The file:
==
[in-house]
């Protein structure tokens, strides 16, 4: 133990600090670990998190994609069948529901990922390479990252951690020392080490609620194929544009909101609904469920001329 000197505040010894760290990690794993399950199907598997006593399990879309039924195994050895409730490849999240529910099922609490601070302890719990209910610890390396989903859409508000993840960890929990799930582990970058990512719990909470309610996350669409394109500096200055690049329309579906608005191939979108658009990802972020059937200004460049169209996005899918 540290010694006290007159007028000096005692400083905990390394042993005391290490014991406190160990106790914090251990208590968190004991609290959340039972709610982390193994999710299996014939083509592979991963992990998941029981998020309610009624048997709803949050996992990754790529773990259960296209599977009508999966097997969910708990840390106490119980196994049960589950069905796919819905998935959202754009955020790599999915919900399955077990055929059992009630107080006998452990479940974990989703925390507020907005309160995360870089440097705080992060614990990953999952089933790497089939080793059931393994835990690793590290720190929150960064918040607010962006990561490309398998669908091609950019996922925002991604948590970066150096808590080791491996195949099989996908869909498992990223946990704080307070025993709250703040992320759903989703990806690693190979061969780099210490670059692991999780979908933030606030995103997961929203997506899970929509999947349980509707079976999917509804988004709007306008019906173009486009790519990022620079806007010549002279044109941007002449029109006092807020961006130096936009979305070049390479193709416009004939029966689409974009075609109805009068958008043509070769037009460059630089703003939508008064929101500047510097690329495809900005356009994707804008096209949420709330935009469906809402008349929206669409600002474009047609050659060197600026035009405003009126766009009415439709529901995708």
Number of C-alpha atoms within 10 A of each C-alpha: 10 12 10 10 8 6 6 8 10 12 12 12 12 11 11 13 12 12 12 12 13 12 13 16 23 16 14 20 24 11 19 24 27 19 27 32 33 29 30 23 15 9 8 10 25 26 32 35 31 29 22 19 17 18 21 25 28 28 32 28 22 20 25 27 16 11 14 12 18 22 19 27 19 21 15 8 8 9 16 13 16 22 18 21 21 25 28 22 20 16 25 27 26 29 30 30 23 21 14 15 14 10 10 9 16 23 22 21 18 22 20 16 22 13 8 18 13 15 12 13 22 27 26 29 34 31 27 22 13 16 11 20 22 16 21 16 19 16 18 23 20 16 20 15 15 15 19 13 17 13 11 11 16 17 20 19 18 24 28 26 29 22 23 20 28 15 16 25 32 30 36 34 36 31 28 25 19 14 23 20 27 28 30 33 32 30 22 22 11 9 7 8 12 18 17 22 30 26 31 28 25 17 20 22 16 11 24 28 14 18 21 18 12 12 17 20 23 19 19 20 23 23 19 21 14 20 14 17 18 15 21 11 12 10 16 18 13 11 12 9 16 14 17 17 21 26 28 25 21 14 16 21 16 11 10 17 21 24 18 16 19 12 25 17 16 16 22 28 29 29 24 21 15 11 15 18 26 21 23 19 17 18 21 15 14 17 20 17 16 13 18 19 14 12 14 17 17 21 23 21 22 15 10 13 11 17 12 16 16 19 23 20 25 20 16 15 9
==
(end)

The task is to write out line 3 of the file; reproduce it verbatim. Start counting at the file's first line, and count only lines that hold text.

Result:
Number of C-alpha atoms within 10 A of each C-alpha: 10 12 10 10 8 6 6 8 10 12 12 12 12 11 11 13 12 12 12 12 13 12 13 16 23 16 14 20 24 11 19 24 27 19 27 32 33 29 30 23 15 9 8 10 25 26 32 35 31 29 22 19 17 18 21 25 28 28 32 28 22 20 25 27 16 11 14 12 18 22 19 27 19 21 15 8 8 9 16 13 16 22 18 21 21 25 28 22 20 16 25 27 26 29 30 30 23 21 14 15 14 10 10 9 16 23 22 21 18 22 20 16 22 13 8 18 13 15 12 13 22 27 26 29 34 31 27 22 13 16 11 20 22 16 21 16 19 16 18 23 20 16 20 15 15 15 19 13 17 13 11 11 16 17 20 19 18 24 28 26 29 22 23 20 28 15 16 25 32 30 36 34 36 31 28 25 19 14 23 20 27 28 30 33 32 30 22 22 11 9 7 8 12 18 17 22 30 26 31 28 25 17 20 22 16 11 24 28 14 18 21 18 12 12 17 20 23 19 19 20 23 23 19 21 14 20 14 17 18 15 21 11 12 10 16 18 13 11 12 9 16 14 17 17 21 26 28 25 21 14 16 21 16 11 10 17 21 24 18 16 19 12 25 17 16 16 22 28 29 29 24 21 15 11 15 18 26 21 23 19 17 18 21 15 14 17 20 17 16 13 18 19 14 12 14 17 17 21 23 21 22 15 10 13 11 17 12 16 16 19 23 20 25 20 16 15 9